Jeri's Jewels
I have become so fascinated with what you can do with beads and how much you can express yourself that I have decided to set up a store on Etsy. I hope you enjoy my jewelry as much as I enjoy making it!

Grandma Bessie's Custom Shop THE HOME GRANDPARENT THEMED MERCHANDISE AND QUILTED AND EMBROIDERED ITEMS, which includes sweatshirts, pillows, towels, tote bags, and more.

Play Pretty Hairbobs I began making hair accessories to match their special outfits for
Christmas and Easter nearly seven years ago. Now I am offering my creations for your little princess to enjoy. Don't just play...pLaY pReTtY!!

Creative Touches Creation Fabric Bakery for Children's Pretend Play or Display These few words and pictures explains this shop completely.

LaPella Pottery is the pottery shop of Lisa and Alex LaPella. Alex specializes in ceramic hand drums that are durable and tunable. Lisa LaPella makes stoneware pendants and jewelry. Both potters focus on handmade, functional, wheel thrown pottery that brings art and beauty into the mundane.

Flower Hill Botanicals Flower Hill is located in the lovely foothills of the Appalachian Mountains. From my hillside I have beautiful views of the mountains in the distance, which is a creative inspiration for gardening, floral preservation and designing with natural materials.

My Baby's Time I would love to have the honor of creating a one-of-a-kind book to celebrate all the precious moments of your baby's first year! Convo me and we can get started planning your custom book! Contact me.

Shaprink Unique Gifts We began as a business in 2007 with the stated purpose of creating unique gifts and functional art. Shaprink: Unique Gifts - Functional Art

Becky's Bag & Baggage Shop I love to sew, mostly quilts and currently handbags are my passion. I enjoy making jewelry and sewing beads to my fabric creations. I am a small business person. I am a stay at home grandmother to three little boys. They keep me very busy, but I must create with fabric in my spare time to maintain sanity!

Sisters Act Two Hi there from Tennessee!! I have been sewing for at least 40 years so have used a few spools of thread!! you will find lots of great items for gifts or for you to keep in your own home. All items are those practical things you will actually use, not just stick in a drawer somewhere. I do take pride in my work and love sewing. It is a stress buster.

Just the Right Thing! Is not on Etsy, but specializes in Chinese freshwater pearls, various Asian items such as silk and brocade, plus unusual gift items. Shows are by invitation-only with guests welcome. Most shows are held in Tennessee and Texas, but occasionally shows are held in other states. Whatever your jewelry needs, we have ...Just the Right Thing !

An Allice J. Collection is not online; but a bit of her lovely jewelry can be seen at the Historic Eureka Inn Holiday Blog - which is where it will take you if you click on it.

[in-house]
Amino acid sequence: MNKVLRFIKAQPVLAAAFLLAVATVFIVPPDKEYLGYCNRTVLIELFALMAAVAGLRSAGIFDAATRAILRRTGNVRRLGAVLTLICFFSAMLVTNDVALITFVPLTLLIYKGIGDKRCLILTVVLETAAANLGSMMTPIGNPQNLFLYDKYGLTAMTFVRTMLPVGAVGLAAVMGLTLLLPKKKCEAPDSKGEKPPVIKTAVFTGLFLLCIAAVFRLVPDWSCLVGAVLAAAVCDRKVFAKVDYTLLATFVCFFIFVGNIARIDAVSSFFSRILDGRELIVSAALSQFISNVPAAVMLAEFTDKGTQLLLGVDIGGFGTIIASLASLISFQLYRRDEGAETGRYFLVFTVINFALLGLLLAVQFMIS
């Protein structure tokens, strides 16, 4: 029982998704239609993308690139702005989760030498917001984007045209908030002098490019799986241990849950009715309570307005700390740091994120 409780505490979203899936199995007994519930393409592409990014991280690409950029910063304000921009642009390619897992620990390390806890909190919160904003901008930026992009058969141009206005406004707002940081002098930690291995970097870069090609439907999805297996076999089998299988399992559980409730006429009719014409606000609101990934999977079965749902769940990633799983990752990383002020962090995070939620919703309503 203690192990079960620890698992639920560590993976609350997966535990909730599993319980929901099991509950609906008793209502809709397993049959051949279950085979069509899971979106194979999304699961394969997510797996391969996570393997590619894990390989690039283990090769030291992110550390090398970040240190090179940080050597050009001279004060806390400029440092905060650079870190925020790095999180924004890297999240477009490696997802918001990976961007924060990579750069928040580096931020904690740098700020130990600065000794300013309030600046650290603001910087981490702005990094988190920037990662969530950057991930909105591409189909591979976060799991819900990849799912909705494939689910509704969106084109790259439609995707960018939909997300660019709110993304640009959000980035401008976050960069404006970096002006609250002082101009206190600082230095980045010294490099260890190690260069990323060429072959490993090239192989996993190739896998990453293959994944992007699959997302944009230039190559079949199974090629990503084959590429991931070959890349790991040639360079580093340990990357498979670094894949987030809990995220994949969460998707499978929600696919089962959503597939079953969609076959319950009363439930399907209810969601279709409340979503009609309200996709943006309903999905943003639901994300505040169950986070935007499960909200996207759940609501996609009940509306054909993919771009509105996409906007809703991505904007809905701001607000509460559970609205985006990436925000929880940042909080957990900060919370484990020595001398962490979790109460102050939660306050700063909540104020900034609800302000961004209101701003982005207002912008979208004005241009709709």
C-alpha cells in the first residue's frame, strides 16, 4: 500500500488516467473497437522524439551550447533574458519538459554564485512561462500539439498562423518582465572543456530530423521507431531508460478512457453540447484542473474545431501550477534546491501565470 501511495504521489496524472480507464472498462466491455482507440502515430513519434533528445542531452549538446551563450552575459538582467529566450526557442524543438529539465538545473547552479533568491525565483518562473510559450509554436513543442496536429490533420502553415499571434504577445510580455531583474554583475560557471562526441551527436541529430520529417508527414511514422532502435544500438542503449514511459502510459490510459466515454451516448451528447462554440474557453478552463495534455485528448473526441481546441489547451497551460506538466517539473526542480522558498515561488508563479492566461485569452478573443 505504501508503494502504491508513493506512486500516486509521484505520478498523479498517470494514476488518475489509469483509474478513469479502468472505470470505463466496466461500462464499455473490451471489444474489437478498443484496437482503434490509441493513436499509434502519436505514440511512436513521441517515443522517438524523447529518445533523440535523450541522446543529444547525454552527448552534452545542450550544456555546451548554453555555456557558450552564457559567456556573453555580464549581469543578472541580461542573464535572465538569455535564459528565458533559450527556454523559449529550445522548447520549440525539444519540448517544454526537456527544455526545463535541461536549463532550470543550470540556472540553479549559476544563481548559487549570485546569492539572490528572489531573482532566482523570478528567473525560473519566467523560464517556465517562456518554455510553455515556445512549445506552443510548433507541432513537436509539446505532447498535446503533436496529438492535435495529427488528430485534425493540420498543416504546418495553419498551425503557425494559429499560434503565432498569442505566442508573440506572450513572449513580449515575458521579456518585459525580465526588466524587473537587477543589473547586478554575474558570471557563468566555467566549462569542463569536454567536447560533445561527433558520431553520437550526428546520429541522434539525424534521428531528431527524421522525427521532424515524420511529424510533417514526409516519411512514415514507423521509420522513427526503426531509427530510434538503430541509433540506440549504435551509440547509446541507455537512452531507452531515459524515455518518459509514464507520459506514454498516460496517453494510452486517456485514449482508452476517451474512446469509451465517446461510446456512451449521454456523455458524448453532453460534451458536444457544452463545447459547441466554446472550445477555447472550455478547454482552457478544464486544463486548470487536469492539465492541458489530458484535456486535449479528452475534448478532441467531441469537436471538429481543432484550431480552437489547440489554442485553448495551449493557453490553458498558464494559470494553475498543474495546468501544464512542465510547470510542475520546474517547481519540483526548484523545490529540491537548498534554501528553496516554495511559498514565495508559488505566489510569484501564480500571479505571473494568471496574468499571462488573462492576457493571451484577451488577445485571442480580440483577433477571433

Well, folks, there are the list of vendors. This time, the pictures are in the Table of Pics above. If you have any questions about it or needing directions, please contact me. I sure would love to see a lot of you there. Thanks again for reading...:)k

Friday, November 13, 2009

Winter Whipped Butter

I've just got to talk about my new whipped butter.

Up until now, I've just whipped shea butter. It is a super butter to whip and when adding about 25% oils to it while whipping, it is awesome in its ability to sink into the skin and leave it ever so soft.

So, whipping mango butter is a new experience for me. But, it is awesome, too. Upon whipping a blend of mostly mango butter, some shealoe butter, and the coffee butter, this product takes on the consistency of whipped cream. It is so scrumptious looking.

What brought on the idea was finding jasmine floral wax and coffee butter on sale with one of my suppliers. They had more than that on sale, but these two new items "beckoned" me. Lol.

Coffee and jasmine - just sounded so good. I knew I could not use shea butter, because the aroma would offset the aroma of the two new ingredients. So, mango butter is so low on the aroma scale, I decided to try whipping it. I love whipping it and using it whipped. It is a very softening butter and melts right into the skin when whipped with other products. It is awesome in appearance when whipped, too.

The coffee butter melts real well and whips nicely with the mango butter. The jasmine floral wax is tough to melt. It has to be melted above the using temp. and brought back down to the using temp. before whipping it into the product.

After whipping my ingredients, I found the coffee butter stronger in aroma than the jasmine. So, I added a couple of drops of jasmine sambac absolute and hand stirred each butter jar. I felt like I was working an apothecary. It was so cool. And, I got to hand stir each jar of butter for my customers.

Did you know a hand stirred butter is a very airy butter with wonderful moisturizing properties? I am enjoying mine so much right now. I hope you find it in yourself to enjoy one, too.

Again, thank you for reading. :)k

Wednesday, November 11, 2009

Cocoa Vanilla - New Soap